RD: Right. So many were founded in the 19th Century, prior to the Civil War. When there’s a critical mass of education, you tend to be more flexible when transitioning from one economy to the next. We’ve done that much better than Detroit, for example, which was a hugely mechanical economy dependent on one industry. When that goes down, it’s much harder to transition to something else.

The last time Philadelphia annexed an outlying community it was 170 years ago. We were a 2-square mile city that annexed all the land in a 130-square mile county. It was of total national significance. Can you imagine the press if Philadelphia annexed Montgomery, Delaware or Bucks counties? That would be a national story.

CB: But don’t you think that with all the universities here, Philly could be more innovative and further along than we are? I’m thinking of when we played Phoenix and we talked about Arizona State University. They not only have the greenest campus in the country, but the school is actually leading the way in terms of making local government and the city more sustainable. I wish we could ask Penn, Drexel, Temple and a handful of others to show us how to innovate on certain issues. Use your faculty and students to come up with some real solutions. Ask them to figure it out.

RD: The relationship between cities and universities is a real interesting thing. Until 50 or 60 years ago, Philly never had to depend on its education institutions as economic anchors, because we were such a manufacturing hub. After WWII you had this influx of African Americans, and in the ‘60s you open up immigration and you have a whole bunch of poor people from other nations. At the same time, middle and upper middle class white people were leaving for a whole variety of reasons. And of course the manufacturing is leaving for the South and Southwest, where the tax climate is far better. Fast forward a few decades and, all of a sudden, you’re a city with a very high percentage of poor people and a disproportionately high percentage of nonprofits, who don’t pay the taxes.

CB: Wow, I never thought of it that way.

RD: All of a sudden, it’s like a quarter of our land is nonprofits. And schools like Penn, Temple and Drexel have become quasi-governmental organizations. Many have their own deputized police forces, their own sanitation systems, and huge physical plants.

CB: And that’s the story that played out in our season series, right? So many of the biggest employers in the Rust Belt cities were government and nonprofits, and in the Sun Belt, it was private industry. Which begs the question: What should Rust Belt cities be doing right now in order to comeback?

RD: There are two answers. One is the boring but right answer, and the other is the not boring but totally fantastical answer. The great thought experiment for a Rust Belt city would be to say, all our administrative agencies were created a long time ago. What if we imagined that none of them existed and we create a city government to deal with our problems today. Would the departments look the same? Would we still have a police department? A fire department? What would we do? Would we have an independent library system separate from the school district? Like, what would it look like?

CB: Is that the fantastical answer, or the boring but right one?

RD: [Laughs] No here’s the fantastical answer. Sun Belt cities just happen to be located in places that have good economies right now because that’s where the population growth has been. But the thing that Sun Belt cities have is they are huge geographically, because they expanded at a point when they had much lower population density and they grabbed all this land. So they have the potential for a much greater tax base.

So the fantastical answer would be for a city to imagine itself being involved in foreign affairs, like a nation. Ask, how can we strategically capture outlying resources? Philly already does that in a small way  because of the wage tax, which it depends on for most of its budget. If you live in the suburbs but work in the city, you pay that.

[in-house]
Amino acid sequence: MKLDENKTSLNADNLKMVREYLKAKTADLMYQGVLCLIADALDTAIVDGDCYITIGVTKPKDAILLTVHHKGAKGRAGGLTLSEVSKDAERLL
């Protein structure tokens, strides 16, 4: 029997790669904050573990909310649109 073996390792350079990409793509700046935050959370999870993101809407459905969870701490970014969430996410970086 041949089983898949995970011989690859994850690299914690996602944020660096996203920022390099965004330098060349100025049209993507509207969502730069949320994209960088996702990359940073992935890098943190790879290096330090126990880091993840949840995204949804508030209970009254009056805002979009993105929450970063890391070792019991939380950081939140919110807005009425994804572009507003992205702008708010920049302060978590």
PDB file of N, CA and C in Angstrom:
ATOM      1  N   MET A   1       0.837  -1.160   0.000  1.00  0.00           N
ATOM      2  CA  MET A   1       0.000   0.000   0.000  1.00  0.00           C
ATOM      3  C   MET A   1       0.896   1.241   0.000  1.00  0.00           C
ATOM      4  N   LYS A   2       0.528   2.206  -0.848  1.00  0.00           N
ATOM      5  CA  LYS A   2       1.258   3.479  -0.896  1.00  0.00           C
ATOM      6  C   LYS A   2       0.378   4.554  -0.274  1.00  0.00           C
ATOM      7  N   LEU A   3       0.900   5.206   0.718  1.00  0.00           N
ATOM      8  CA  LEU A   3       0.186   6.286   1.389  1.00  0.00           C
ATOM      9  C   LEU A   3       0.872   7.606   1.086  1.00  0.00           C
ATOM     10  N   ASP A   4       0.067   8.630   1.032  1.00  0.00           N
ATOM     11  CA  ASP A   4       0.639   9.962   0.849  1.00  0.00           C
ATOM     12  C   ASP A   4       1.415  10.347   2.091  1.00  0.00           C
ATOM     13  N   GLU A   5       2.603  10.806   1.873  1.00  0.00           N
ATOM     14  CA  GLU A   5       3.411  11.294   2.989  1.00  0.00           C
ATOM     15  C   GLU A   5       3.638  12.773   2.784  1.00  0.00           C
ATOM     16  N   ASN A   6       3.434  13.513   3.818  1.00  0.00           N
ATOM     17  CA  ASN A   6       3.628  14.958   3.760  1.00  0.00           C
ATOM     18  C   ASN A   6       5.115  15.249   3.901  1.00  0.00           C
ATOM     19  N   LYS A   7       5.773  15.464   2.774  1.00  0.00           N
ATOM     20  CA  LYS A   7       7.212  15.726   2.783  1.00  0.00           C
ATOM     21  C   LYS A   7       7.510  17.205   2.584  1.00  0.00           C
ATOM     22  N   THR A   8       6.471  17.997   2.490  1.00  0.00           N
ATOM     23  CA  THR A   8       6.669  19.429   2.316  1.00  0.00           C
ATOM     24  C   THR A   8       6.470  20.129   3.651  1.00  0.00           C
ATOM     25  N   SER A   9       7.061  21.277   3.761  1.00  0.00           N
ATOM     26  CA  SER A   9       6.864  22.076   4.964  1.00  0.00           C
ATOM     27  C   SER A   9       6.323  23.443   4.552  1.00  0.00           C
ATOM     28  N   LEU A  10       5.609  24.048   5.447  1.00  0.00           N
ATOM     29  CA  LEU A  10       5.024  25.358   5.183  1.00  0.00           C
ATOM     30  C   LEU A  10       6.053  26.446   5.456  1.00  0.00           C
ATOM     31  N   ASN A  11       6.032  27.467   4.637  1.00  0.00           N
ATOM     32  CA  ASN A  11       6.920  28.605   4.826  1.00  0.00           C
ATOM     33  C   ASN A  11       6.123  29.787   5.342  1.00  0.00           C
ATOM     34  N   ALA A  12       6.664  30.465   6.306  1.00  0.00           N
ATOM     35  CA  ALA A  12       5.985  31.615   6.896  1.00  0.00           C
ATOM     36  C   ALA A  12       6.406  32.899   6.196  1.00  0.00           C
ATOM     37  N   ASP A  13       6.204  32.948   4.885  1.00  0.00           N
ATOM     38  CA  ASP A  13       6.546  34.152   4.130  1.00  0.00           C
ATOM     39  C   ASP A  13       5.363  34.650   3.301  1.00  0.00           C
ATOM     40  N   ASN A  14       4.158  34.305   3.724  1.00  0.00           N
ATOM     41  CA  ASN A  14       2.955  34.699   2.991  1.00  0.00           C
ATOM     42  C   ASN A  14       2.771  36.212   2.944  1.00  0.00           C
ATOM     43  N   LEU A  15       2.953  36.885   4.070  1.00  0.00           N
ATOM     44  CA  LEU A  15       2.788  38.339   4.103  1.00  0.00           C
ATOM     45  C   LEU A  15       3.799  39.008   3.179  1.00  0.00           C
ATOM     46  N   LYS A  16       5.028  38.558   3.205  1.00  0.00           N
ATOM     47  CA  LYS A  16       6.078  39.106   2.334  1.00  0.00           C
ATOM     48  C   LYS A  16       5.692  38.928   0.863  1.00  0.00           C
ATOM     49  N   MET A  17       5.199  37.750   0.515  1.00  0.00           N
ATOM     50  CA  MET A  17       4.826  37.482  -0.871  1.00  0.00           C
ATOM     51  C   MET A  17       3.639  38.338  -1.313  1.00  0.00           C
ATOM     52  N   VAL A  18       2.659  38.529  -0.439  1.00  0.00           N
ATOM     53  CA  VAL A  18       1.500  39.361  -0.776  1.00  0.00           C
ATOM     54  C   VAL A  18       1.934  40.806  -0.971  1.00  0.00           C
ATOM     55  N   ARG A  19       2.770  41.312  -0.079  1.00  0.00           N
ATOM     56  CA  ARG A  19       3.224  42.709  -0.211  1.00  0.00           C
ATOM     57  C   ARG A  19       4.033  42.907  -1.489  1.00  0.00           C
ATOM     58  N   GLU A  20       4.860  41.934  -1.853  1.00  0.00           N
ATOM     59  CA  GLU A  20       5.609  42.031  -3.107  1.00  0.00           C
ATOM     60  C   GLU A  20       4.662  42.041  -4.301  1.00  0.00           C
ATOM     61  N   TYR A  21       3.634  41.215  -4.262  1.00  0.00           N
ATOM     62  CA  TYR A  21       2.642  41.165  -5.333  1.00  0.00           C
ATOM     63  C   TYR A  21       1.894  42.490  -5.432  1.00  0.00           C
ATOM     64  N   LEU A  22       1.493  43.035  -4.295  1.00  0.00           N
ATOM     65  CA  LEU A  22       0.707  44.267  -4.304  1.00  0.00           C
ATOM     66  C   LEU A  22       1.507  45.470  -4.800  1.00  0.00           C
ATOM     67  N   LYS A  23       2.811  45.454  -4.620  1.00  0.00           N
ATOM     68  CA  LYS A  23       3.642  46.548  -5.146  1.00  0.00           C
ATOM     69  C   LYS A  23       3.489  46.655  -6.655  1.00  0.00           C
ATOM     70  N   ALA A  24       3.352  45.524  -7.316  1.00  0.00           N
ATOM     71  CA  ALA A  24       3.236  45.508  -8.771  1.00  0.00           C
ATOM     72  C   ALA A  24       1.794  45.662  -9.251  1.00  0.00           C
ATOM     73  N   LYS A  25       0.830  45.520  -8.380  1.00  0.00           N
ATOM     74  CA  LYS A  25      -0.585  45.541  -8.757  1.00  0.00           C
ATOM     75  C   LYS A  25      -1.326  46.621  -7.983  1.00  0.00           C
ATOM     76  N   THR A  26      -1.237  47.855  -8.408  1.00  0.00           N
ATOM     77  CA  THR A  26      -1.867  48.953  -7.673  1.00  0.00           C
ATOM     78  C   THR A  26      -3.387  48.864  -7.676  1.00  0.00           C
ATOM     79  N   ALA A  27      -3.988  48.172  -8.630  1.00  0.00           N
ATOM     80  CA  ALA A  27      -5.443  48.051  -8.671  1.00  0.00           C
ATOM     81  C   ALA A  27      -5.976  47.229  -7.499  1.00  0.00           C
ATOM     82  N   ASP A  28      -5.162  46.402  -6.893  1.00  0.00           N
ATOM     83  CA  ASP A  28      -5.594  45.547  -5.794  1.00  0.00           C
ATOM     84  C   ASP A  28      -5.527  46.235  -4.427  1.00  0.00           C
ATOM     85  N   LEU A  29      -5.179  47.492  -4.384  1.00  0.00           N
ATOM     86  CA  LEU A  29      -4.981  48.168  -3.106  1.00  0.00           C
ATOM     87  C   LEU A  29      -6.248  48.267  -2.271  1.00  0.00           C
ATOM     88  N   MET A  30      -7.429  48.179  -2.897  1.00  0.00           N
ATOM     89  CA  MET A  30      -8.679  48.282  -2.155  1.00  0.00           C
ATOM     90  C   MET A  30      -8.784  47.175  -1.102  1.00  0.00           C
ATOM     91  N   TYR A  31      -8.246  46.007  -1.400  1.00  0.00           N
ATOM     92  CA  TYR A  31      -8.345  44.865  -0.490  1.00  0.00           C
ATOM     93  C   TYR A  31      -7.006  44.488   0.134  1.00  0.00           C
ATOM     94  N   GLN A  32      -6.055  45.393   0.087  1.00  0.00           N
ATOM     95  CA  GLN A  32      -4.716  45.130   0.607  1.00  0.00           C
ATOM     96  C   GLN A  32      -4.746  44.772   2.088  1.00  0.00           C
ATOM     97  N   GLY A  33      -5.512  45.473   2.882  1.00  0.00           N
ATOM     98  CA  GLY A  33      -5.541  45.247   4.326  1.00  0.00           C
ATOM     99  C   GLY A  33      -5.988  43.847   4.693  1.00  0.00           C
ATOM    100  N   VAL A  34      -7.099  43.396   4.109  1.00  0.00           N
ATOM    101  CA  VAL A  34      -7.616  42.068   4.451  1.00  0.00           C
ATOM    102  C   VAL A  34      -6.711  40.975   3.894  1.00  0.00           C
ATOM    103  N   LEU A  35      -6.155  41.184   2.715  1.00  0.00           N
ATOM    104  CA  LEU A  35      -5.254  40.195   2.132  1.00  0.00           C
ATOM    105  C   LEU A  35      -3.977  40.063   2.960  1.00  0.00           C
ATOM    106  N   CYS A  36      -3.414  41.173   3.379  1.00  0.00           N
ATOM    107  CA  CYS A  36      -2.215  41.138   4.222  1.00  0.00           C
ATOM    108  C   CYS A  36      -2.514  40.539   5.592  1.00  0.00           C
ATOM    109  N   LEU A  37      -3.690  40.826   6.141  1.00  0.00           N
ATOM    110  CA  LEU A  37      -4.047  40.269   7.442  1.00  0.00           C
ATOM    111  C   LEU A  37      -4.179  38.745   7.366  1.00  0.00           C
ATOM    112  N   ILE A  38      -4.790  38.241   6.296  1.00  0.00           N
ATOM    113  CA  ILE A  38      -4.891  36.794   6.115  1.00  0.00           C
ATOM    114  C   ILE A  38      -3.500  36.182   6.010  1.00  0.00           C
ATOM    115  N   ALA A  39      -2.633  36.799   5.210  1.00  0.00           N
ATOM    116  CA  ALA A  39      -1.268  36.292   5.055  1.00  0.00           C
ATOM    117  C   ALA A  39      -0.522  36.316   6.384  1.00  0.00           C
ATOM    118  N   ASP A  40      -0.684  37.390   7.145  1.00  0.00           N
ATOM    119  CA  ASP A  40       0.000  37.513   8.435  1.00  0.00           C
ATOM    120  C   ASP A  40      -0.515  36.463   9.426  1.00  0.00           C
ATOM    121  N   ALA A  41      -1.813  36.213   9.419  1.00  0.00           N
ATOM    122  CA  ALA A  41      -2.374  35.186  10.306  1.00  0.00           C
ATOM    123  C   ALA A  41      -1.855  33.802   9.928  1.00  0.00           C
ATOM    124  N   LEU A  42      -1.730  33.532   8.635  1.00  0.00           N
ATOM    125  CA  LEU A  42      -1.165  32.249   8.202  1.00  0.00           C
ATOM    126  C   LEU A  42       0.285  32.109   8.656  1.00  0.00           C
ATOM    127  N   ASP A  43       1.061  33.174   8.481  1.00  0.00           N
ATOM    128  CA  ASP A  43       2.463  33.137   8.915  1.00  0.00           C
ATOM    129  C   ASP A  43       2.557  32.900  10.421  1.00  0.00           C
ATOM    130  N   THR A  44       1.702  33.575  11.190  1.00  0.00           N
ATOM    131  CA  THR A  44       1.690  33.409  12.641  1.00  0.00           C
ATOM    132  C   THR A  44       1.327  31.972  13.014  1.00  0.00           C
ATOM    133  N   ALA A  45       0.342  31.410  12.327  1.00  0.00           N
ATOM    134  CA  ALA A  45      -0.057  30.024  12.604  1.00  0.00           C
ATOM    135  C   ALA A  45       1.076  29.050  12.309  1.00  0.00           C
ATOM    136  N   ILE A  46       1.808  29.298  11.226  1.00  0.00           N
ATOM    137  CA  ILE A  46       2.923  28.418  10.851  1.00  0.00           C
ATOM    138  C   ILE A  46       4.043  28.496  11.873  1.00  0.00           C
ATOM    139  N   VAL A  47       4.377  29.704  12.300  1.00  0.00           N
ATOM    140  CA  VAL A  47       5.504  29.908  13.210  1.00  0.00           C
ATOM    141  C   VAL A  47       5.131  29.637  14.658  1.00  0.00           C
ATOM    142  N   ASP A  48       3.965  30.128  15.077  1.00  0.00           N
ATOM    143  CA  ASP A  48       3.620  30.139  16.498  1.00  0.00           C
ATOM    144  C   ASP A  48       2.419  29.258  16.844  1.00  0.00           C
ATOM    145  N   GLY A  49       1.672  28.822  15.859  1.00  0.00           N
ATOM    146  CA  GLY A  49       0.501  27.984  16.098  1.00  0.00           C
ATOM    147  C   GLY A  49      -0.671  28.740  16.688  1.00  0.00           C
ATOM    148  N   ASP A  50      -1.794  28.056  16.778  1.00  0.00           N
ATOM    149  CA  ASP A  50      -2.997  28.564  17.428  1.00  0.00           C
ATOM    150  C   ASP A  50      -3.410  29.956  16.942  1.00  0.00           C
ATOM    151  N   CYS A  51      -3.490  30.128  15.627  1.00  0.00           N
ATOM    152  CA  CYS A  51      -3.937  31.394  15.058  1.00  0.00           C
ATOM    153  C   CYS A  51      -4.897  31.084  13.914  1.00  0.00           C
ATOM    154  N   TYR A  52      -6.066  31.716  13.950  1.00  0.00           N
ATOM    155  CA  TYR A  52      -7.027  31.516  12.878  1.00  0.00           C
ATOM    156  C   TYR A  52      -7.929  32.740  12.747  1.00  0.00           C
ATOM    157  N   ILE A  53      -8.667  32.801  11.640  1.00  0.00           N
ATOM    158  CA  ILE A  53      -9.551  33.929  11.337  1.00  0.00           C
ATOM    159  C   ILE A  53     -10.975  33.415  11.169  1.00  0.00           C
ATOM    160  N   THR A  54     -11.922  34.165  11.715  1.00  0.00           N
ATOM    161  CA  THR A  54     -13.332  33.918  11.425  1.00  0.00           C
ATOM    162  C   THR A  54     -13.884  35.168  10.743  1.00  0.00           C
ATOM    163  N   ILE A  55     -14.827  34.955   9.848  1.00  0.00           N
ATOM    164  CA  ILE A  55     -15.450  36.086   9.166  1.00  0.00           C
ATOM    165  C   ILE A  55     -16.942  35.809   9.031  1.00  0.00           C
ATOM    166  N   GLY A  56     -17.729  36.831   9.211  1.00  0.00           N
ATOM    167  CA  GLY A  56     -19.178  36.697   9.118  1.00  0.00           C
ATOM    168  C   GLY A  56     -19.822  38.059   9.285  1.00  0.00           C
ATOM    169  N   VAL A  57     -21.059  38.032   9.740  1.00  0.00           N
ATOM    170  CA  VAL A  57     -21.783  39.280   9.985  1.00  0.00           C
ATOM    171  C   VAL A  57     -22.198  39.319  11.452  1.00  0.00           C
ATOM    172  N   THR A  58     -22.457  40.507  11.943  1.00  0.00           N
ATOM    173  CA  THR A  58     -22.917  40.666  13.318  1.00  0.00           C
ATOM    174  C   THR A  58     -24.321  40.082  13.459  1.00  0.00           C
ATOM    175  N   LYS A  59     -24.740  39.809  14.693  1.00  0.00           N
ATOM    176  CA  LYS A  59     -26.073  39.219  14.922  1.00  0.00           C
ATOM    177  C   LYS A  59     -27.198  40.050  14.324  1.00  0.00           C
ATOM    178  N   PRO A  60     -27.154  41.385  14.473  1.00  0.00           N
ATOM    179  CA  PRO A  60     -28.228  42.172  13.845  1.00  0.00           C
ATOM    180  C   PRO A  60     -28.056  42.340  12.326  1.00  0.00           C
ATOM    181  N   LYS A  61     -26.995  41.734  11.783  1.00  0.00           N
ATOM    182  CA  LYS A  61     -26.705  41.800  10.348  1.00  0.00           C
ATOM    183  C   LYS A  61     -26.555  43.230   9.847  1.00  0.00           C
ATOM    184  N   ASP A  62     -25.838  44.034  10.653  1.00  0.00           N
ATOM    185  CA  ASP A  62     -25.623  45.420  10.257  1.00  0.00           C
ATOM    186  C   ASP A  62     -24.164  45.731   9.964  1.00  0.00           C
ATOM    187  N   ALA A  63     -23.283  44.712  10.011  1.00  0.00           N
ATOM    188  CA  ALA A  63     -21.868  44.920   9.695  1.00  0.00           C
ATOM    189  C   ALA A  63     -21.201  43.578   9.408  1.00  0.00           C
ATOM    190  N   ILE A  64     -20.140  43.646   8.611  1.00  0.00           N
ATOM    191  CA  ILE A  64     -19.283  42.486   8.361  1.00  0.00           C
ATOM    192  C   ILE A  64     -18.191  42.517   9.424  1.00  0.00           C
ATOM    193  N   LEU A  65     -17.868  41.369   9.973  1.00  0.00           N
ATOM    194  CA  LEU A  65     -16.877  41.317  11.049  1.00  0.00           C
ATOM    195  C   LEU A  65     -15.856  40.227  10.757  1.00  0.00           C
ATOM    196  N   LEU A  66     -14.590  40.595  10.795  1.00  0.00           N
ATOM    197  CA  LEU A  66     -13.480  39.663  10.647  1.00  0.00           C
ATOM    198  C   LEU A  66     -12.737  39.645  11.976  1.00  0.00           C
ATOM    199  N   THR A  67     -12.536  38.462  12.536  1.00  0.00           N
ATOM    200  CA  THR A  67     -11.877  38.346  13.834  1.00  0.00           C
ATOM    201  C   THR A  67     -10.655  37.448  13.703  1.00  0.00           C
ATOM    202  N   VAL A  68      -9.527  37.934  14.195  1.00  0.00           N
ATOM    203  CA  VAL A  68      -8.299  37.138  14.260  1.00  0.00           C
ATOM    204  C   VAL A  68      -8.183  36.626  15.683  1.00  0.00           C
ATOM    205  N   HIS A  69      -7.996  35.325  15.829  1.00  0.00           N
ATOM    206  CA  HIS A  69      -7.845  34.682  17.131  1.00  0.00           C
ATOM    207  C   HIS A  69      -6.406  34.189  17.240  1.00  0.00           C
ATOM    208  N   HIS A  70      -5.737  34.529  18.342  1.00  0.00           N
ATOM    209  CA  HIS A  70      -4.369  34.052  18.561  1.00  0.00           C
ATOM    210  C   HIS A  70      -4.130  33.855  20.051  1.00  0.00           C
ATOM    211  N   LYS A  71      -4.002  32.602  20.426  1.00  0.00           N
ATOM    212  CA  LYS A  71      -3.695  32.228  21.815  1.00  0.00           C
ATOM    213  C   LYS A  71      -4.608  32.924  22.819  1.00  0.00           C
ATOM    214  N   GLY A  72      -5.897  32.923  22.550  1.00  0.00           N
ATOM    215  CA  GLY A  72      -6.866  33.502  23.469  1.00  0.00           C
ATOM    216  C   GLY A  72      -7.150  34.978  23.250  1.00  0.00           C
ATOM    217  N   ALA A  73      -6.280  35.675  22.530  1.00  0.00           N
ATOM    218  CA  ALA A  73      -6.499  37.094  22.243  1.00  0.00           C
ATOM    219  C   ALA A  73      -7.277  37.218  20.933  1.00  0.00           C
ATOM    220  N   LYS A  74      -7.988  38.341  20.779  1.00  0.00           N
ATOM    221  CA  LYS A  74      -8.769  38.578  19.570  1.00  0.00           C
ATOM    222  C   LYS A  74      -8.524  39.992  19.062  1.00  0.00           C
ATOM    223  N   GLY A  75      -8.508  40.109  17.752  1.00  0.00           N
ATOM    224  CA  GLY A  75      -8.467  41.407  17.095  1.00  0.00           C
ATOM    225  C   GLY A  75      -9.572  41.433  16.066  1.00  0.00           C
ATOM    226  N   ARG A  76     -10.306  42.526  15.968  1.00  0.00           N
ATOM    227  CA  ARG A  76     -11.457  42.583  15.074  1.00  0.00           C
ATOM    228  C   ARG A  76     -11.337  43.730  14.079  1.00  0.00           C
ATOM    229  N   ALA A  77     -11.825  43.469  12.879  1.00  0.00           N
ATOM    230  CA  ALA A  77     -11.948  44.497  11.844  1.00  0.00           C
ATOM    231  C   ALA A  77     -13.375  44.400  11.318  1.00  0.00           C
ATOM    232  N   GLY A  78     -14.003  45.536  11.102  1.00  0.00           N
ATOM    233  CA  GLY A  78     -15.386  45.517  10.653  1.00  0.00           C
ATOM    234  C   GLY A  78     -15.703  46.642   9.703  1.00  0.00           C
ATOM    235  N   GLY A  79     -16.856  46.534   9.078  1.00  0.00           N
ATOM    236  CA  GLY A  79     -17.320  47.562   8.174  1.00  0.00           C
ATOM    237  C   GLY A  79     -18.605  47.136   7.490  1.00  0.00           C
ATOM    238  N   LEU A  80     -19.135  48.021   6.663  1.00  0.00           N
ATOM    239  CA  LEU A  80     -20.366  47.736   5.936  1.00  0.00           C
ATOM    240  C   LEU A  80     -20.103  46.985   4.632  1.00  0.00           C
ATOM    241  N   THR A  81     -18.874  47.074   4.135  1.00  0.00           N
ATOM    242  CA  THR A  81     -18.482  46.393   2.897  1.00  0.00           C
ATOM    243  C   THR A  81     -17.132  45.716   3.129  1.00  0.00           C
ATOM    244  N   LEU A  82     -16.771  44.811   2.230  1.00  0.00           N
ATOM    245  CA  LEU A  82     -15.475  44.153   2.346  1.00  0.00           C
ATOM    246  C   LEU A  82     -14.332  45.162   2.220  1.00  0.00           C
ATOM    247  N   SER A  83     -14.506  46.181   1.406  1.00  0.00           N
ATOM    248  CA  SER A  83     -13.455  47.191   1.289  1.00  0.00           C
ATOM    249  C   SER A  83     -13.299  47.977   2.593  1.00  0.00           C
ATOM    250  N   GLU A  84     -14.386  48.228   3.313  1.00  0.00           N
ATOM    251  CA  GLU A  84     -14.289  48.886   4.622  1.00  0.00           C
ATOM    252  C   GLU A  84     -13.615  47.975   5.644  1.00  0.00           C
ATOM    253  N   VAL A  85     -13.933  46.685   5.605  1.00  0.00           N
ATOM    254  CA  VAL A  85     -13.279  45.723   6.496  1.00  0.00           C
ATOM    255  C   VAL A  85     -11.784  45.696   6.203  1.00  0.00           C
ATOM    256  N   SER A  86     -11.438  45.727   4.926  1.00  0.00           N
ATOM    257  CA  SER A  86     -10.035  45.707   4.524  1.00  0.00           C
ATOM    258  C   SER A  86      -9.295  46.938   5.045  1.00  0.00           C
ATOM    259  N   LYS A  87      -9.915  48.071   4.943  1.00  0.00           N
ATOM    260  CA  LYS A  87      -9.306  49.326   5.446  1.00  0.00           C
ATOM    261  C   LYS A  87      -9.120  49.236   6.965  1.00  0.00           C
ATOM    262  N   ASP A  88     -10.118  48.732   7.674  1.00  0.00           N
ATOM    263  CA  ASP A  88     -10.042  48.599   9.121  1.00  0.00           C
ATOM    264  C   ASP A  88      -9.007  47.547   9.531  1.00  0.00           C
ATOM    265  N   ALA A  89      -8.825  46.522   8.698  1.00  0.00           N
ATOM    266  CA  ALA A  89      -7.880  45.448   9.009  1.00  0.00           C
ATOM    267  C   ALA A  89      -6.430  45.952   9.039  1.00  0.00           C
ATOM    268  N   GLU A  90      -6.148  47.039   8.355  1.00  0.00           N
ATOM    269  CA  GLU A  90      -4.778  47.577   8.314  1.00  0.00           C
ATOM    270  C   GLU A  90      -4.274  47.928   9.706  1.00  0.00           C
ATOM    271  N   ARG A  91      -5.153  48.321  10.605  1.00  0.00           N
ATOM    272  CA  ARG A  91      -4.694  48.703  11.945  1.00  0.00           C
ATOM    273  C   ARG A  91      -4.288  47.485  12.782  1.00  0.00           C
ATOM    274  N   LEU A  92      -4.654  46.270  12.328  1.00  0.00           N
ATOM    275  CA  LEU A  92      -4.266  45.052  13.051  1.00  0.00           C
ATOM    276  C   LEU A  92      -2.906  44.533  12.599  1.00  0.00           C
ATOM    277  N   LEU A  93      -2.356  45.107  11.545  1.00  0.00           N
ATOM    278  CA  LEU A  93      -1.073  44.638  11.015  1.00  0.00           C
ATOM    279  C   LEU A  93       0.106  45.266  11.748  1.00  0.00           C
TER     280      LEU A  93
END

But what if you took that regionalism further? Have an office that says, Look, Darby is not doing so well right now, but in part that’s because it has such a poor tax base. So what if you target the suburban towns where you can still see they’re good investments, they haven’t totally fallen off a cliff, but they’re amenable to an annexation vote. That’s a full time job, someone who’s putting together marketing campaigns out in the suburbs, who is beginning to build a social movement around it, who is making the argument for property values. What you’re doing is you’re adding to the city portfolio in a way the city doesn’t now.

CB: That would certainly widen the labor pool and tax base.

RD: The last time Philadelphia annexed an outlying community it was 170 years ago. We were a 2-square mile city that annexed all the land in a 130-square mile county. It was of total national significance. Can you imagine the press if Philadelphia annexed Montgomery, Delaware or Bucks counties? That would be a national story.

CB: It would be a game-changing narrative. Suddenly, we’d be known as the nation’s growing city. But let’s get serious here, can something like this really get done?

RD: You’d have to have a mayor who says I’m going to devote significant resources to this. I’m going to pull people out of, say, Workforce Development and Sustainability, and everyone would say it’s insane because it’s not on anyone’s agenda. Everyone would be against it and it would probably singlehandedly resuscitate the Republican party.

CB: So you’d have to get it done in one term. Spend that political capital early. You don’t have six years to do it.

RD: Look, if I’m Putin and I’m suffering major domestic problems at home, what do I do? I act all muscular toward Syria and Ukraine to build up support at home. That strategy doesn’t just apply to nations. If I’m mayor and I want to build up domestic support, I successfully conquer Upper Darby.

CB: [Laughs] That is fantastical.

RD: Obviously, this isn’t going to happen. But the point is, almost more important than what should be done, is this exercise of thinking imaginatively about the city.

CB: That’s right. Cities are having a global moment right now as laboratories of experimentation, and that’s why I’m so psyched to continue kicking around ideas with you. Thanks, Richard. And I can’t wait till next season.

Header Photo: Brian Garfinkel/Philadelphia Eagles